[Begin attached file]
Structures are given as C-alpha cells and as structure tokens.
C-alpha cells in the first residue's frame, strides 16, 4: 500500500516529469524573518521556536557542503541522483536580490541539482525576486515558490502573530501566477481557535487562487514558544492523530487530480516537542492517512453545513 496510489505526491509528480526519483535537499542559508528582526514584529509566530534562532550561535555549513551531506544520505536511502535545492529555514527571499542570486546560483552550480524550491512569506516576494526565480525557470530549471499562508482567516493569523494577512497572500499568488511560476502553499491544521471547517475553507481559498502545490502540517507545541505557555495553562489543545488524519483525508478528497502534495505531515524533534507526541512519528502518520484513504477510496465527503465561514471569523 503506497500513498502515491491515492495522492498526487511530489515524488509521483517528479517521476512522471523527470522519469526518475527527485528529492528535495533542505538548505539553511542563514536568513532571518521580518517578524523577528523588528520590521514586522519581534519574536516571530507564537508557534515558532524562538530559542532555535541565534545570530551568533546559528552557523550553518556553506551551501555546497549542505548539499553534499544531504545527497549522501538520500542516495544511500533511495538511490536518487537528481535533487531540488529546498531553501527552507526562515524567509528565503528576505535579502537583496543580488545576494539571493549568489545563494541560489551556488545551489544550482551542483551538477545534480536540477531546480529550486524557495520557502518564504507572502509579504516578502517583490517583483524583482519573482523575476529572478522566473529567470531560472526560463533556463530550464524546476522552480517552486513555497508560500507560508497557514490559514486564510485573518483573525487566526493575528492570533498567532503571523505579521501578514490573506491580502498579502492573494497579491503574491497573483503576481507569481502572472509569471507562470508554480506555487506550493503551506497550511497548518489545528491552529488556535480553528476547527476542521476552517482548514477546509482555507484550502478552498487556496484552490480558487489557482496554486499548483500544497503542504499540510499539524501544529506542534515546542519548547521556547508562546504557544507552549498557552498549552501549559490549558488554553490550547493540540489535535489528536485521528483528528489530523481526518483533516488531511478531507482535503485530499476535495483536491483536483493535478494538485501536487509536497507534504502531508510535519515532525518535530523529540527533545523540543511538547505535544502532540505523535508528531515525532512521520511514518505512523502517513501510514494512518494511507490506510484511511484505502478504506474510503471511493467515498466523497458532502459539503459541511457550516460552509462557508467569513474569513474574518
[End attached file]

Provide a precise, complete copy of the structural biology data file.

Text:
Structures are given as C-alpha cells and as structure tokens.
C-alpha cells in the first residue's frame, strides 16, 4: 500500500516529469524573518521556536557542503541522483536580490541539482525576486515558490502573530501566477481557535487562487514558544492523530487530480516537542492517512453545513 496510489505526491509528480526519483535537499542559508528582526514584529509566530534562532550561535555549513551531506544520505536511502535545492529555514527571499542570486546560483552550480524550491512569506516576494526565480525557470530549471499562508482567516493569523494577512497572500499568488511560476502553499491544521471547517475553507481559498502545490502540517507545541505557555495553562489543545488524519483525508478528497502534495505531515524533534507526541512519528502518520484513504477510496465527503465561514471569523 503506497500513498502515491491515492495522492498526487511530489515524488509521483517528479517521476512522471523527470522519469526518475527527485528529492528535495533542505538548505539553511542563514536568513532571518521580518517578524523577528523588528520590521514586522519581534519574536516571530507564537508557534515558532524562538530559542532555535541565534545570530551568533546559528552557523550553518556553506551551501555546497549542505548539499553534499544531504545527497549522501538520500542516495544511500533511495538511490536518487537528481535533487531540488529546498531553501527552507526562515524567509528565503528576505535579502537583496543580488545576494539571493549568489545563494541560489551556488545551489544550482551542483551538477545534480536540477531546480529550486524557495520557502518564504507572502509579504516578502517583490517583483524583482519573482523575476529572478522566473529567470531560472526560463533556463530550464524546476522552480517552486513555497508560500507560508497557514490559514486564510485573518483573525487566526493575528492570533498567532503571523505579521501578514490573506491580502498579502492573494497579491503574491497573483503576481507569481502572472509569471507562470508554480506555487506550493503551506497550511497548518489545528491552529488556535480553528476547527476542521476552517482548514477546509482555507484550502478552498487556496484552490480558487489557482496554486499548483500544497503542504499540510499539524501544529506542534515546542519548547521556547508562546504557544507552549498557552498549552501549559490549558488554553490550547493540540489535535489528536485521528483528528489530523481526518483533516488531511478531507482535503485530499476535495483536491483536483493535478494538485501536487509536497507534504502531508510535519515532525518535530523529540527533545523540543511538547505535544502532540505523535508528531515525532512521520511514518505512523502517513501510514494512518494511507490506510484511511484505502478504506474510503471511493467515498466523497458532502459539503459541511457550516460552509462557508467569513474569513474574518